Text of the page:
You can use the A to Z list to search for a specific database by name or you can browse the list to discover databases recommended for your subject. If you don't know which databases are commonly used in your discipline, check our subject guides for recommendations from your subject librarian. 

When should I use the A to Z list?

  • I know the name of the database I am looking for. 
  • I need to find sources that are not available in USearch (e.g. health sciences databases like PubMed).
  • I am doing intensive research in a specific subject area. 

Electronic Journals

What is the electronic journal search?

If you are looking for a specific journal title you can use this tool to find online-accessible journals that the library subscribes to. The library pays to license to more than 61,000 full-text online journals that current USask faculty, staff, and students can access using your NSID and password.

This tool does not search for individual articles by title or author name. 

When should I use the electronic journals search?

  • I know the name of the journal I am looking for. 
  • I want to find journals that I have full-text online access to.
  • I have a citation for an article and I want to know if the library has online access to the journal it is published in. 

Google Scholar

What is Google Scholar?

Google Scholar is a simple way to broadly search for scholarly literature in one place. It does not provide comprehensive coverage of the literature of any particular discipline. It will search for articles, theses, books, abstracts, patents, court opinions, and case law from academic publishers, professional societies, online repositories, and web sites across many disciplines and sources. Use boolean operators to narrow your search parameters.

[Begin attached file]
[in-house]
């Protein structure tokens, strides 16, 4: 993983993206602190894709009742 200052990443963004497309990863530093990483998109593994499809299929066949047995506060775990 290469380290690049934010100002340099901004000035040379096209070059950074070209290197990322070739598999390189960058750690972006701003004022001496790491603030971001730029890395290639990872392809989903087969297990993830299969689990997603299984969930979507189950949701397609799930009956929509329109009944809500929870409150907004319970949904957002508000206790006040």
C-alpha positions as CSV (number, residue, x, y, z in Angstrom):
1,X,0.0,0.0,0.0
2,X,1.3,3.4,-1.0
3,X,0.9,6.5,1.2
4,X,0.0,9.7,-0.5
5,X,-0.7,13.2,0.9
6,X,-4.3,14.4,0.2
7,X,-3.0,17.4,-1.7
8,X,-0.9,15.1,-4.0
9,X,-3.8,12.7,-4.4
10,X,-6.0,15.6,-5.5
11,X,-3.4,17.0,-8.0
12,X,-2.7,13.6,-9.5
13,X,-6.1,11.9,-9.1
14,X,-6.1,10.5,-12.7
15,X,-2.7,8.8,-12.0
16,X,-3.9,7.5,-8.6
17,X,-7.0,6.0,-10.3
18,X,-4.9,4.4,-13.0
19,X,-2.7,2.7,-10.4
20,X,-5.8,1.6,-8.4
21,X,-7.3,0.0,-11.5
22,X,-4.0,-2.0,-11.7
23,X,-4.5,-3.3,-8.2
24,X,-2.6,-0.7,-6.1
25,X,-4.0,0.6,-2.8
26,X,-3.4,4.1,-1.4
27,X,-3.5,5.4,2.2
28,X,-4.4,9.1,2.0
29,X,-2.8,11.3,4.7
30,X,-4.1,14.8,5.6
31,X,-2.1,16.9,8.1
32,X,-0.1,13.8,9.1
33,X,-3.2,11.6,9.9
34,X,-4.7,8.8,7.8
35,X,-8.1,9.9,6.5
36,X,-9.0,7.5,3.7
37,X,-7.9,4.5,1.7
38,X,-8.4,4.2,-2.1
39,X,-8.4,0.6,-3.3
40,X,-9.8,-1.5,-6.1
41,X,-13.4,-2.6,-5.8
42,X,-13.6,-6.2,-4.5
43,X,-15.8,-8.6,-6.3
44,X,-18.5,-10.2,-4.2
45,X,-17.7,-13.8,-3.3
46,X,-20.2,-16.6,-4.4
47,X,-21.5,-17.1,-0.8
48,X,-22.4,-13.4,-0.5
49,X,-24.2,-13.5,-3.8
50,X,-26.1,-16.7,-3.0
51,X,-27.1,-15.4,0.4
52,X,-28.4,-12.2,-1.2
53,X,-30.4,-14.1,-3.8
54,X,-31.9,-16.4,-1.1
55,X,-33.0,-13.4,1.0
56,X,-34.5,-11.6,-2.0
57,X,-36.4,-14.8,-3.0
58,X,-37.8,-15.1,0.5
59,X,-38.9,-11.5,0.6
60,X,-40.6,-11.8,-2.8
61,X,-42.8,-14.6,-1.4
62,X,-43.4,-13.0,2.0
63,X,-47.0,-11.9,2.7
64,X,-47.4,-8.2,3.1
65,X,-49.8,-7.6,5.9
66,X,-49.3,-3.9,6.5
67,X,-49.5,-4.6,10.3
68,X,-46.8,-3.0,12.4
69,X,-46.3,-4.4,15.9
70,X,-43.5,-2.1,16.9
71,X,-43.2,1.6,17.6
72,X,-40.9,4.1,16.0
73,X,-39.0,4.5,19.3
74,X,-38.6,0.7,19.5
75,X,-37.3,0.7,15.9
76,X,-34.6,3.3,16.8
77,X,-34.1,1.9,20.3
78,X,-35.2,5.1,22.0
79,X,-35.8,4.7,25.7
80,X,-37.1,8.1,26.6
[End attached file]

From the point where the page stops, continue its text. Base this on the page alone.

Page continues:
You may not be able to access everything you find using Google Scholar because many online journals are behind publisher paywalls. If you are using Google Scholar on the campus WiFi network, you will automatically have full-text access to to everything the library subscribes to. If you are off campus, you can still get access to online resources by updating your settings in Google Scholar.

  1. From Google Scholar, click on the in the top left corner of the screen and select Settings then Library Links
  2. In the search box on the Library Links page search for 'University of Saskatchewan'
  3. Make sure all University of Saskatchewan checkboxes are selected then Save 

When you search Google Scholar, if the library has access, you will now see Fulltext@USaskLibrary on the right side of your list of search results. This link will take you to the full text version via your USask library account. These preferences will be saved for all future searches on that computer. 

For more information about accessing library resources off campus see the Connect From Home page. 

When should I use Google Scholar?

  • When I want to do a broad, interdisciplinary search. 
  • When I want to search across many academic sources.
  • When I want to search for a specific citation (copy and paste into the search box).